Digital Innovation Hubs (DIHs) is one of the five pillars of the Digitising European Industry (DEI) initiative, which was launched by the European Commission in 2016 to reinforce the EU’s competitiveness in digital technologies.

Indeed, the use of digital technologies, which is critical for competitiveness, varies across sectors and Member States. Additionally, digitisation requires reskilling and adapting the education system to the digital needs that are prone to market failures. For instance, the number of ICT vacancies in the EU is predicted to rise from 337,000 in 2015 to 756,000 by 2020. 

The five pillars of the Digitising European Industry initiative are: 

  • European platform of national initiatives on digitising industry to coordinate and ensure coherence among Member States digitising industry initiatives.
  • Digital innovations for all: Digital Innovation Hubs
  • Strengthening leadership through partnerships and industrial platforms to support the development of digital industrial platforms and large-scale piloting and Public-Private Partnerships (PPPs) in key digital technologies such as 5G, big data, High Performance Computing, cybersecurity, photonics, robotics and electronic components & systems.
  • A regulatory framework fit for the digital age to regulate and provides digital-friendly regulatory framework in the European Union.
  • Preparing Europeans for the digital future to adapt the education and learning systems to the digital transformation as well as reskilling Europeans. 

Figure 1. Pillars of the Digitising European Industry initiative. Source: European Commission

Digital Innovation Hubs are ecosystems that consist of SMEs, large industries, startups, researchers, accelerators, and investors. They are support facilities that help companies to become more competitive by improving their business/production processes as well as products and services by means of digital technology.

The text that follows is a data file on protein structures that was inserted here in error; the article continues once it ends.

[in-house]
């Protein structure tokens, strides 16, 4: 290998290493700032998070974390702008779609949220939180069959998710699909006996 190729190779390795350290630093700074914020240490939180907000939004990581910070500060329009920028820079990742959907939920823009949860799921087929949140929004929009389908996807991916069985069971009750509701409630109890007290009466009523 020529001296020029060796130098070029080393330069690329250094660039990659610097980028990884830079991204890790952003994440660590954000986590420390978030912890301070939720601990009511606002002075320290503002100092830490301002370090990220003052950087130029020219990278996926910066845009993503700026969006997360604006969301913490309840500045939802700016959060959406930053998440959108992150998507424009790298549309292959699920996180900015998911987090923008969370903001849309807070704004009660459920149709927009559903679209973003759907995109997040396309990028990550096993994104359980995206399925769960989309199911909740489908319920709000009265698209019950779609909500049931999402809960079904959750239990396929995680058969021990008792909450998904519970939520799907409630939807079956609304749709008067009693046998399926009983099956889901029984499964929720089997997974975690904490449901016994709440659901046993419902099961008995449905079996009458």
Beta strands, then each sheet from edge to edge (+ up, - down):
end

DIHs act as a one-stop-shop, serving companies within their local region and beyond to digitalise their business. They can focus on a specific sector or technology to respond to regional digital needs and to build synergies with regional smart specialisation strategies. The concept of a Digital Innovation Hubs is innovative in that it brings regional actors together to develop a coherent and coordinated set of services through a one-stop-shop to support regional companies—especially small companies or enterprises from low tech sectors—that have difficulties with their digitisation. 

The European Commission dedicated a budget of €500 million for the period 2016-2020 from Horizon 2020 to support the development of Digital Innovation Hubs (DIH) with the ambition to have one in every European region. As of June 2019, there were 279 registered in the Digital Innovation Hubs catalogue across the European Union.

The services available in Digital Innovation Hubs can fall under three categories, they are: 

  • Innovation activities that aim to identify opportunities for digitisation, such as awareness creation, digital needs/maturity assessment, innovation scouting, access to specialist expertise, access to platforms and infrastructure, and collaborative research.
  • Business development that aim to help companies to apply their solutions such as envisioning and strategy development, matchmaking and brokering, business coaching and mentoring, start-up support, and access to finance.
  • Skills creation that aim to develop human capital to the digital age through technical training and skills development, business and finance training and skills development, management training and skills development. 

The report Digital Innovation Hubs: Mainstreaming Digital Innovation Across All Sectors provides 7 recommendations for regional policymakers when establishing their Digital Innovation Hubs, such as to identify regional needs, to develop a vision for digital transformation within the region, to look at what is already available in the region, to define the services the hub should offer, to build links with other Hubs, to start engaging with companies and delivering services ‘on the ground’, using either dedicated funding or by bringing together existing initiatives or projects.

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